90 F.Supp.2d 1330 (2000)
David SHORTY, on behalf of himself and all others similarly situated, Plaintiff,

No. CIV991018 JC/LFG.
United States District Court, D. New Mexico.

April 3, 2000.
Richard N. Feferman, Albuquerque, NM, Daniel Edelman, Cathleen M. Combs, James O. Latturner, Edelman & Combs, Chicago, IL, for plaintiff.

Douglas G. Schneebeck, Modrall, Sperling, Roehl, Harris & Sisk, Albuquerque, NM, James McCabe, James McGuire, Morrison & Foerster, San Francisco, CA, for defendant.


CONWAY, Chief Judge.

THIS MATTER comes before the Court upon Capital One’s Motion for Judgment on the Pleadings, filed February 24, 2000 (Doc. 24). This case is based on Plaintiff’s claim that Capital One violated the Fair Debt Collection Practices Act (FDCPA), 15 U.S.C. §§ 1692-1692o by sending Plaintiff a debt validation notice for a debt which Capital One knew was time-barred by the statute of limitations. Specifically, Plaintiff alleges that Capital One violated 15 U.S.C. § 1692e(2)(A) which prohibits the false representation of the legal status of a debt. Capital One argues that dismissal of this suit is appropriate because Plaintiff cannot legally establish that Capital One violated the FDCPA by sending Plaintiff a debt validation notice which complies with 15 U.S.C. § 1692g.[1] The Court notes that Capital One did not threaten Plaintiff with a lawsuit or even further collection action in its debt validation notice.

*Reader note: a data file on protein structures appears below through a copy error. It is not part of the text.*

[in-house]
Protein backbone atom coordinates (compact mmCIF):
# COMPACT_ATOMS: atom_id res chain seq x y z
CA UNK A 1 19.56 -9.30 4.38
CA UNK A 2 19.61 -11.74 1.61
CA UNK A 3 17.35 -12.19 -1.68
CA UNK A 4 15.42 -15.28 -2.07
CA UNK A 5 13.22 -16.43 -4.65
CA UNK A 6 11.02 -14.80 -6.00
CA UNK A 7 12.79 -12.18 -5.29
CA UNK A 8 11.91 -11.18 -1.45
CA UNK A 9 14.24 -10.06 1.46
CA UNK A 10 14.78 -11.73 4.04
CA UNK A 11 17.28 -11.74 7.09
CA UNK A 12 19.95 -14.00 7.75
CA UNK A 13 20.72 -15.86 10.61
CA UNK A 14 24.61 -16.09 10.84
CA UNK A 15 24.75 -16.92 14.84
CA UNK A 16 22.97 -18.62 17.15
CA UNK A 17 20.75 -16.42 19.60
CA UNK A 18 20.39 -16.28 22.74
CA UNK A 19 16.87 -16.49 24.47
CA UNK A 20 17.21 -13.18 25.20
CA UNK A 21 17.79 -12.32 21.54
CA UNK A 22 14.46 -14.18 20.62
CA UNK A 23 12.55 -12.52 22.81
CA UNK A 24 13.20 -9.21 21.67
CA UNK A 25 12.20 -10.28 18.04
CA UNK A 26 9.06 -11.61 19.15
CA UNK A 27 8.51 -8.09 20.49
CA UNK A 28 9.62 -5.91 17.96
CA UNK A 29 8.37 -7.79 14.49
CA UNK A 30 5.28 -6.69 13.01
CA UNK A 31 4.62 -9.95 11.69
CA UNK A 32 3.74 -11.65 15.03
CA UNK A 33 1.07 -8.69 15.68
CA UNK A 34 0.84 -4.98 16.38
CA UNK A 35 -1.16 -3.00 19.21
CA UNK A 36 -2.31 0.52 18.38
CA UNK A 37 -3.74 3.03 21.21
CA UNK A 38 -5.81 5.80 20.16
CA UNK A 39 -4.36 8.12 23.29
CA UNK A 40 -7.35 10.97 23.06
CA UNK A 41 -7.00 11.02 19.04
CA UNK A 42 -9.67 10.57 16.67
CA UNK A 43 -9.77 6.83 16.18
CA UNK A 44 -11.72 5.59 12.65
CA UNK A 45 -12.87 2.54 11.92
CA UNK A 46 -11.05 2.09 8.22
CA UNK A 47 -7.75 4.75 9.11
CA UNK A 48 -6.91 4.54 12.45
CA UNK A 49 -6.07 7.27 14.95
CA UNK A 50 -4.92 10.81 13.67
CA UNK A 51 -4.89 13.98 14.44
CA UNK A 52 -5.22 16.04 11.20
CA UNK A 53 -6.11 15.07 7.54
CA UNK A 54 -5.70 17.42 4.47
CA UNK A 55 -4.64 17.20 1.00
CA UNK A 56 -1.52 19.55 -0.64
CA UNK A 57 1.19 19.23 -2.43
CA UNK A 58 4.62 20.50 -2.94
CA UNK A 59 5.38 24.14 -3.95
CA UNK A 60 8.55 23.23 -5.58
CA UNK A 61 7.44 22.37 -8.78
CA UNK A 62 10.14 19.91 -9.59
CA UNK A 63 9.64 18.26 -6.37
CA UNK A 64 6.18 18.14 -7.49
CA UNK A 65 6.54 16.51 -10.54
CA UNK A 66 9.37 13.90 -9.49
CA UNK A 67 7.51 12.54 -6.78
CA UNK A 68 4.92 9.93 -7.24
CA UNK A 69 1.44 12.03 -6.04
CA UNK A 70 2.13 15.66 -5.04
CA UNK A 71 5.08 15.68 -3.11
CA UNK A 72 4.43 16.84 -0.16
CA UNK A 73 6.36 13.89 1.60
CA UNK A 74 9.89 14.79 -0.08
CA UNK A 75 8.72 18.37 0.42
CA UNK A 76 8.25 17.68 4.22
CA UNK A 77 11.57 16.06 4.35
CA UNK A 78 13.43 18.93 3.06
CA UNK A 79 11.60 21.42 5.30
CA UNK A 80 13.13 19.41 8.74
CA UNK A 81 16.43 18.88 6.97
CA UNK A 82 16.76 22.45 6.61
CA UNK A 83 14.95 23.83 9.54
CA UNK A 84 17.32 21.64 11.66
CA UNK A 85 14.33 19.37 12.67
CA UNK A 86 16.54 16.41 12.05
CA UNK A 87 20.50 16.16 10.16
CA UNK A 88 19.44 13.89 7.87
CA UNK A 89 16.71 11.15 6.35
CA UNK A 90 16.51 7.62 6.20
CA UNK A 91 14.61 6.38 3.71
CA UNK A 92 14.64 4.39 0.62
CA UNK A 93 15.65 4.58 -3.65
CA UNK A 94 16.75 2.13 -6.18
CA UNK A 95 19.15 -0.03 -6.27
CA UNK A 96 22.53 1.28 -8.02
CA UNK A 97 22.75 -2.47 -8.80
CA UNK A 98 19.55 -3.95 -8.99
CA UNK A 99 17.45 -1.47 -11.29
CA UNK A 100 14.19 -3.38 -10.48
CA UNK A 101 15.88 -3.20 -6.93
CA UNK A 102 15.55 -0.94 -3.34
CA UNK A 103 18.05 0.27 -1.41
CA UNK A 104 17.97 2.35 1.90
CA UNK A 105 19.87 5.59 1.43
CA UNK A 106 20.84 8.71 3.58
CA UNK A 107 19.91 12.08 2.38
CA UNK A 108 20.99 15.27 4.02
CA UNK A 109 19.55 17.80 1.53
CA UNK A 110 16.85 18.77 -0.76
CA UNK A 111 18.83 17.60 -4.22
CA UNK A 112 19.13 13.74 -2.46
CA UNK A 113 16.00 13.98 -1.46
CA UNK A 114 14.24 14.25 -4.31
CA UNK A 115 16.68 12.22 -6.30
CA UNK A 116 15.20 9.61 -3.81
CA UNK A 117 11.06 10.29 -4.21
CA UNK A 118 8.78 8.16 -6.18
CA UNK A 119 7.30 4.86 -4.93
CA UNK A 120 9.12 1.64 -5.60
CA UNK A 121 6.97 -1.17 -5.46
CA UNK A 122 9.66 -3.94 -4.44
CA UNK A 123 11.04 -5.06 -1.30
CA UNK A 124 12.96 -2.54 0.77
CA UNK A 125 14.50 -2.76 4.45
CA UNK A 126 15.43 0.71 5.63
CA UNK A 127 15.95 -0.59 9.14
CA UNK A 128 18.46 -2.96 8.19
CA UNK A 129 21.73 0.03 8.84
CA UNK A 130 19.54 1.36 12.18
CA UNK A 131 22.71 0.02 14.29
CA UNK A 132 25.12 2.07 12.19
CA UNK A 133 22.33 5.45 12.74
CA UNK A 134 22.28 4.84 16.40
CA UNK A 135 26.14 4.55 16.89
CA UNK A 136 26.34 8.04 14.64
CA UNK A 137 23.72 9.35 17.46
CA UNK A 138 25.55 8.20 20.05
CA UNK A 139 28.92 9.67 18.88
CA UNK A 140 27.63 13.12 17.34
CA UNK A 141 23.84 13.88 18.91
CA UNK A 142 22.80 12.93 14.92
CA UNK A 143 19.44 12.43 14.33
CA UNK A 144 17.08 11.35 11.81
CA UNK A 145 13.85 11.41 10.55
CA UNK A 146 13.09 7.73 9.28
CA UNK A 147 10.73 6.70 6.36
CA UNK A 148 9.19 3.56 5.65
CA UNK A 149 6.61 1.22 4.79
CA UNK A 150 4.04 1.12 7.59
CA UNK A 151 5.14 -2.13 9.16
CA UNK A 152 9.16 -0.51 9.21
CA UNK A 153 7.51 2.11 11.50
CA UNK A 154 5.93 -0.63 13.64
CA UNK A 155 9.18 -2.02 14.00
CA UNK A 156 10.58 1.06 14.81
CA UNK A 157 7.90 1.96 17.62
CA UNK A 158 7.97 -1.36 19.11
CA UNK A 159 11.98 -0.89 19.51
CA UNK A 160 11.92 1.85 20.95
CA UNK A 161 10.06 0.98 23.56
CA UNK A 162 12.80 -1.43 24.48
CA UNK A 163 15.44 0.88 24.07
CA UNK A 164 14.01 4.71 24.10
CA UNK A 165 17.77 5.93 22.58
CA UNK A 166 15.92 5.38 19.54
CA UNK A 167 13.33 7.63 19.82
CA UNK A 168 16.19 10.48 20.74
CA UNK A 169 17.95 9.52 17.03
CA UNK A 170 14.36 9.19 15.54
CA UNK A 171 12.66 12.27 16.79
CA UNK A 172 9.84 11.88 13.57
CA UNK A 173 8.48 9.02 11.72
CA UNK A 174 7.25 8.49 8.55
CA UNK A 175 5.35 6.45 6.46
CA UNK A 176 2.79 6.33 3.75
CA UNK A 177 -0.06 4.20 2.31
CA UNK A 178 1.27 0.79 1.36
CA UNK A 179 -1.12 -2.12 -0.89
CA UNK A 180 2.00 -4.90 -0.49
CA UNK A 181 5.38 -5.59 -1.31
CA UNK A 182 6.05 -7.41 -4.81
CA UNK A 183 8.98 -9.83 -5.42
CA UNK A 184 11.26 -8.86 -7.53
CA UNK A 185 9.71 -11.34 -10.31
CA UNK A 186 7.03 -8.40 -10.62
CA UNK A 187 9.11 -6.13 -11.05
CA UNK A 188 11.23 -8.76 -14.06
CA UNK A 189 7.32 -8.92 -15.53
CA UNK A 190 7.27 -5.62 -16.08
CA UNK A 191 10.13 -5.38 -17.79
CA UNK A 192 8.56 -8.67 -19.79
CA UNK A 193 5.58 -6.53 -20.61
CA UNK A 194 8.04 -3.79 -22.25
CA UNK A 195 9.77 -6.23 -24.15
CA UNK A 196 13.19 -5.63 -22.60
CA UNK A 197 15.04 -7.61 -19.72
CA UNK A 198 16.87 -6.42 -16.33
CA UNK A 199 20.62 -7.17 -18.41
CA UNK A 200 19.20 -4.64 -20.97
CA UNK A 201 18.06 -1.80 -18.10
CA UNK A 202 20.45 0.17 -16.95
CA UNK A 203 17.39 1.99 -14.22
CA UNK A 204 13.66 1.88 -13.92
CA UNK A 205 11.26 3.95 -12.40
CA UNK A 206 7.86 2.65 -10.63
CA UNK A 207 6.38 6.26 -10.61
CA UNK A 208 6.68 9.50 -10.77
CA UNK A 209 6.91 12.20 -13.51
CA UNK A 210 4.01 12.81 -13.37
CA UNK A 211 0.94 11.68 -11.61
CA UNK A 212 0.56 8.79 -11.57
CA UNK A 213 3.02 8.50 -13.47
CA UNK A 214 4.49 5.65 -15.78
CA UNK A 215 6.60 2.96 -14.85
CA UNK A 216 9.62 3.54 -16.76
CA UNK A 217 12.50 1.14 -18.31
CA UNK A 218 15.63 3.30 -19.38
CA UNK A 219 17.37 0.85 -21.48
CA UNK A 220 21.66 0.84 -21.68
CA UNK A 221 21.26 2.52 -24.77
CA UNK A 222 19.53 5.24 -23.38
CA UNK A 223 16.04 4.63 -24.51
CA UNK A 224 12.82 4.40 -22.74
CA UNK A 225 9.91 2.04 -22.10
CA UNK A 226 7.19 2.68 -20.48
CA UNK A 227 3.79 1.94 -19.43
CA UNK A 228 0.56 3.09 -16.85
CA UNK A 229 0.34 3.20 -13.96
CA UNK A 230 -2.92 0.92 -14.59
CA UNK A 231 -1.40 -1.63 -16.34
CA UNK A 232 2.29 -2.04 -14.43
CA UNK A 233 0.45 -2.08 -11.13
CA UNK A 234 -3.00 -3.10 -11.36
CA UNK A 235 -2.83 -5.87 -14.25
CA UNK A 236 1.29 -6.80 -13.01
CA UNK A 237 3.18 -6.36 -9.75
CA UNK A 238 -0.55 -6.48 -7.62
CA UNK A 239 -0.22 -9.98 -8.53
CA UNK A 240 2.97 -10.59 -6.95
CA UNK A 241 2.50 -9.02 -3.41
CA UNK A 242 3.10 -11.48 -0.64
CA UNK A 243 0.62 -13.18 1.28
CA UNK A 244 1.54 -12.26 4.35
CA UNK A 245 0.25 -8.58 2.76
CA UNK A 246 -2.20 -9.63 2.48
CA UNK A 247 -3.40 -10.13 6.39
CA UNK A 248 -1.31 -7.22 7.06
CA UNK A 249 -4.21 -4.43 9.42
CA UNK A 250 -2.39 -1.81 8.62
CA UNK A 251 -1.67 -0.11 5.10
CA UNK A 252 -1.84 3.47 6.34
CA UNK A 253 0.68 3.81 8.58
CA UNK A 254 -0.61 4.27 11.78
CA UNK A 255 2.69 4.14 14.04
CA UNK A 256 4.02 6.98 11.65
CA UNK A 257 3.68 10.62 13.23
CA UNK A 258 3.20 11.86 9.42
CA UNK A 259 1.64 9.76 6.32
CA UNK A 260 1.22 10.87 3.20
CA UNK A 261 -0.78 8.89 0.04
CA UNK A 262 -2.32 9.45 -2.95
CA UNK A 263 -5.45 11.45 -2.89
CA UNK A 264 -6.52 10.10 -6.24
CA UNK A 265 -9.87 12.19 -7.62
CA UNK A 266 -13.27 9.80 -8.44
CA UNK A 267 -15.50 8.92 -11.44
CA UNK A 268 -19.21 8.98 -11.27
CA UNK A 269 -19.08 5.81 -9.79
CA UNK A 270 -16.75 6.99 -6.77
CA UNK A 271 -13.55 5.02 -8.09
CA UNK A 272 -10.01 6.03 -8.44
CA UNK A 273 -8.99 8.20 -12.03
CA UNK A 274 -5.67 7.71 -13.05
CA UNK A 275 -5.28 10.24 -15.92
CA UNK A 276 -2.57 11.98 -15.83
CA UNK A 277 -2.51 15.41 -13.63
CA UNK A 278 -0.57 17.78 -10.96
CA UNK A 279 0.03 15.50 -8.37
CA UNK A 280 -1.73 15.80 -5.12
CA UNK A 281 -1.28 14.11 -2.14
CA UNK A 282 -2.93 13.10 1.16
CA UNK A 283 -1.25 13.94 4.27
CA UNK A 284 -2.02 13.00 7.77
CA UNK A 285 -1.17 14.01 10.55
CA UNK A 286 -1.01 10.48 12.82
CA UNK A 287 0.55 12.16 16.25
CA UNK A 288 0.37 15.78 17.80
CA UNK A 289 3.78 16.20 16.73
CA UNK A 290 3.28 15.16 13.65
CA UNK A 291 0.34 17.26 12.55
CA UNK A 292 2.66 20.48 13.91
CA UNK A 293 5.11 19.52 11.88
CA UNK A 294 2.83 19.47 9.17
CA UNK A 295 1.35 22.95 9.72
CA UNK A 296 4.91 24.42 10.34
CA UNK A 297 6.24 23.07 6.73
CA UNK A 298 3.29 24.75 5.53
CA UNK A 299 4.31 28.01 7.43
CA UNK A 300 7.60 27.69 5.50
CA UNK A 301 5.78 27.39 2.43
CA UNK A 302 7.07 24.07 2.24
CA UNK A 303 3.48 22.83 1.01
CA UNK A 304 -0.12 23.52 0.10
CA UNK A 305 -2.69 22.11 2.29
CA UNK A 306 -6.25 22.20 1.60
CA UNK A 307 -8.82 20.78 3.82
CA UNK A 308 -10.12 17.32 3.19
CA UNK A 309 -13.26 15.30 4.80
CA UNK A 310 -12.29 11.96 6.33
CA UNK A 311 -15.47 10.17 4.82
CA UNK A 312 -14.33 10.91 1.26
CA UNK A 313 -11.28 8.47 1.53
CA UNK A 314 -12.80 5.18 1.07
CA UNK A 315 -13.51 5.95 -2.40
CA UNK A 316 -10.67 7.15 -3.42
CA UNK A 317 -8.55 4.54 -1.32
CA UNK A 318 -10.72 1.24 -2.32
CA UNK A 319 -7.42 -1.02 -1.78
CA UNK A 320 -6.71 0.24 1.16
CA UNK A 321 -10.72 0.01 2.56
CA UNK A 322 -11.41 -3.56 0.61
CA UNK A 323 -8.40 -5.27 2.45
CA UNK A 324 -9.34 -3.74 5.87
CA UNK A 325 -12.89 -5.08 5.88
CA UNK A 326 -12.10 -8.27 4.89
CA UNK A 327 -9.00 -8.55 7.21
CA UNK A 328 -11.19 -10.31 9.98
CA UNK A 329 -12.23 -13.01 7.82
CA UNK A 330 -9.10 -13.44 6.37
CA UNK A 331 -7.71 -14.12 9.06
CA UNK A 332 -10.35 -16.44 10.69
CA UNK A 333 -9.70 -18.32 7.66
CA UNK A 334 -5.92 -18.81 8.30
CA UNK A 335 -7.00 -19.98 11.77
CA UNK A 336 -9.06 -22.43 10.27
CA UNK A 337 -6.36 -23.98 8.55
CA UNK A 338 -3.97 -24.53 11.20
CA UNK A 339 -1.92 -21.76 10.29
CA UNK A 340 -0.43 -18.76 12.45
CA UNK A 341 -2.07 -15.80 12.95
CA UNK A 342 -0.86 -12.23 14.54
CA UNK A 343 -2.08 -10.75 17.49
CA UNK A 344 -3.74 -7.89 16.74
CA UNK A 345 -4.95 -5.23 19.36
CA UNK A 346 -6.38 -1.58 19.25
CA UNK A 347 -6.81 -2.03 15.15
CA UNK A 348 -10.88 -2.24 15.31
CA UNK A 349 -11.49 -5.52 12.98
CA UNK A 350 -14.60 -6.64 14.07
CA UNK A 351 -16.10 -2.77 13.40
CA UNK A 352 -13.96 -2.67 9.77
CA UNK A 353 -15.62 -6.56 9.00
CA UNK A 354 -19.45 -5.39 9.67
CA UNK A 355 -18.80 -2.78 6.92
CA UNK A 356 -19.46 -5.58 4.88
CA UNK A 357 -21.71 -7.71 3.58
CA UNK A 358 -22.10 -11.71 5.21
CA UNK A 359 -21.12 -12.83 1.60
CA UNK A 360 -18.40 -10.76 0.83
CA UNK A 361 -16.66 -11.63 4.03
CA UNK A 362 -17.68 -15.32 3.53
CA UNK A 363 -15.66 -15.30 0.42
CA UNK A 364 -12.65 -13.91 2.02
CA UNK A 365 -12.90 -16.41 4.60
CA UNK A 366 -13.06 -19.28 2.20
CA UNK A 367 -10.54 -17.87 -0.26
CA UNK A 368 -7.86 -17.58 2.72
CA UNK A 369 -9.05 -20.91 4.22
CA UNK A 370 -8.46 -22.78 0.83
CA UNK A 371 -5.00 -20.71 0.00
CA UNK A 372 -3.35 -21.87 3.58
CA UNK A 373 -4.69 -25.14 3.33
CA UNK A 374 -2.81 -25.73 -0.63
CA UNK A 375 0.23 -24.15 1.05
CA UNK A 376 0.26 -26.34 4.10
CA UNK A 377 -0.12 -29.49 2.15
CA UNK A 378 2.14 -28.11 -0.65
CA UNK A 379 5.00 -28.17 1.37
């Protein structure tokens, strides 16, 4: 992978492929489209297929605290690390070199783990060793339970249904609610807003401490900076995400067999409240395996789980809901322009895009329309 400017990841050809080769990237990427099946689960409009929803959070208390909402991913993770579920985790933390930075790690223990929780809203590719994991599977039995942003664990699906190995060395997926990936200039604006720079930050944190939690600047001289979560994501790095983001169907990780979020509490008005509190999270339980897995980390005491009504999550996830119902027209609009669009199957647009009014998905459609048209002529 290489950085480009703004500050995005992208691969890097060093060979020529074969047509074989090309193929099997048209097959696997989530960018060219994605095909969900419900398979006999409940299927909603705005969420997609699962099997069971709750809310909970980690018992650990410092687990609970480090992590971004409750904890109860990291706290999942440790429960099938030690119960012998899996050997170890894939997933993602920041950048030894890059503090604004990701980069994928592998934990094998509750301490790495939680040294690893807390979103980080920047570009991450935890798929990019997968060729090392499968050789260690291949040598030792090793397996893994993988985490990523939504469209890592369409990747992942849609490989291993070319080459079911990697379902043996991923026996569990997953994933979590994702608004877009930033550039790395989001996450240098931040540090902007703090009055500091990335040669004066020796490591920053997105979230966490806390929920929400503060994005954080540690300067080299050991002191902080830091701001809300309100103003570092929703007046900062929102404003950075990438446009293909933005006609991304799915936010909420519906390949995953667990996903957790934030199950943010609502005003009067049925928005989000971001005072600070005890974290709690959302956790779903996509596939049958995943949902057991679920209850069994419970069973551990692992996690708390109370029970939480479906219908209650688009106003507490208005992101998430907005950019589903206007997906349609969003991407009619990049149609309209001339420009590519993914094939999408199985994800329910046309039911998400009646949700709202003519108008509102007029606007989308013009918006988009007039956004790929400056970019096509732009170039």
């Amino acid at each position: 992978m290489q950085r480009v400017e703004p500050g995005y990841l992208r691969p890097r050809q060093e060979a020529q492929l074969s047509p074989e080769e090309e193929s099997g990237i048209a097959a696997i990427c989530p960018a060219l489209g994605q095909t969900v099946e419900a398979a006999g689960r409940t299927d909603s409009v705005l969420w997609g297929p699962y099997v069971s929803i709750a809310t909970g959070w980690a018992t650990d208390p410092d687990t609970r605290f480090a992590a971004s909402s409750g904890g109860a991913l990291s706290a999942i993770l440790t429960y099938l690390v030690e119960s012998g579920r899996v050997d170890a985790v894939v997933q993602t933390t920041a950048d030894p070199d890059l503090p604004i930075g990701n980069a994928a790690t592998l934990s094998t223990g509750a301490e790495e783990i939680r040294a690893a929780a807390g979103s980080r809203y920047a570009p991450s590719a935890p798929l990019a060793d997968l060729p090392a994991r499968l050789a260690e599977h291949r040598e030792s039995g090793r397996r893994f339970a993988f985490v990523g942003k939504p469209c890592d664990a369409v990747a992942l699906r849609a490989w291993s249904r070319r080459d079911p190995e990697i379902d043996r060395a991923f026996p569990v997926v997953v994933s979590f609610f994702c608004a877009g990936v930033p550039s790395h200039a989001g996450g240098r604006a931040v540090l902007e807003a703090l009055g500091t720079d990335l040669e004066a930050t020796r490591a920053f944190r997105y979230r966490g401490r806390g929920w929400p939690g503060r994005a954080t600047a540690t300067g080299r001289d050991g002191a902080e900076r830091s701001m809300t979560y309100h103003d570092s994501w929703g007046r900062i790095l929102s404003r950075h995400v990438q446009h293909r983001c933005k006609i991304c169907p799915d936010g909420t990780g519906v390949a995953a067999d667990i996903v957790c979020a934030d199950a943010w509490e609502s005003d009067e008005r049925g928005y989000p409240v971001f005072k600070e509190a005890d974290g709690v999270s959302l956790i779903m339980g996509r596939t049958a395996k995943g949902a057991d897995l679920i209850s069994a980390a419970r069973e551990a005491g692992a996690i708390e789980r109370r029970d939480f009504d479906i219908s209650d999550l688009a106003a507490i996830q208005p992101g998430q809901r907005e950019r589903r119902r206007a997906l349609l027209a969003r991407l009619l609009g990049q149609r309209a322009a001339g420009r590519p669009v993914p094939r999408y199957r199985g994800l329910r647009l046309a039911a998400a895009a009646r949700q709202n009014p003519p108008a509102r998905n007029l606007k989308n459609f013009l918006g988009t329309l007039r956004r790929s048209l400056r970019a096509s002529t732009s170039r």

A. Standard for Judgment on the Pleadings

A motion for judgment on the pleadings pursuant to FED. R. CIV. P. 12(c) is treated as a motion to dismiss under FED. R. CIV. P. 12(b)(6). Mock v. T.G. & Y. Stores Co., 971 F.2d 522, 528 (10th Cir. 1992). Motions to dismiss are viewed with 11 disfavor and are therefore rarely granted. 5A CHARLES A. WRIGHT & ARTHUR R. MILLER, FEDERAL PRACTICE AND PROCEDURE at § 1357 (2d ed.1990). The court may not grant a motion to dismiss under Rule 12(b)(6) unless the plaintiff can prove no set of facts in support of the claims that would entitle the plaintiff to relief. See Maez v. Mountain States Tel. & Tel., Inc., 54 F.3d 1488, 1496 (10th Cir.1995). Furthermore, courts must accept all well-pled allegations as true, id., and indulge all reasonable inferences in favor of the plaintiff. See Weatherhead v. Globe Int’l, Inc., 832 F.2d 1226, 1228 (10th Cir.1987). The issue is not whether a plaintiff will ultimately prevail but whether the plaintiff is entitled to offer evidence to support his or her claims. Scheuer v. Rhodes, 416 U.S. 232, 236, 94 S.Ct. 1683, 40 L.Ed.2d 90 (1974). The Court will consider Capital One’s motion for judgment on the pleadings in light of these standards.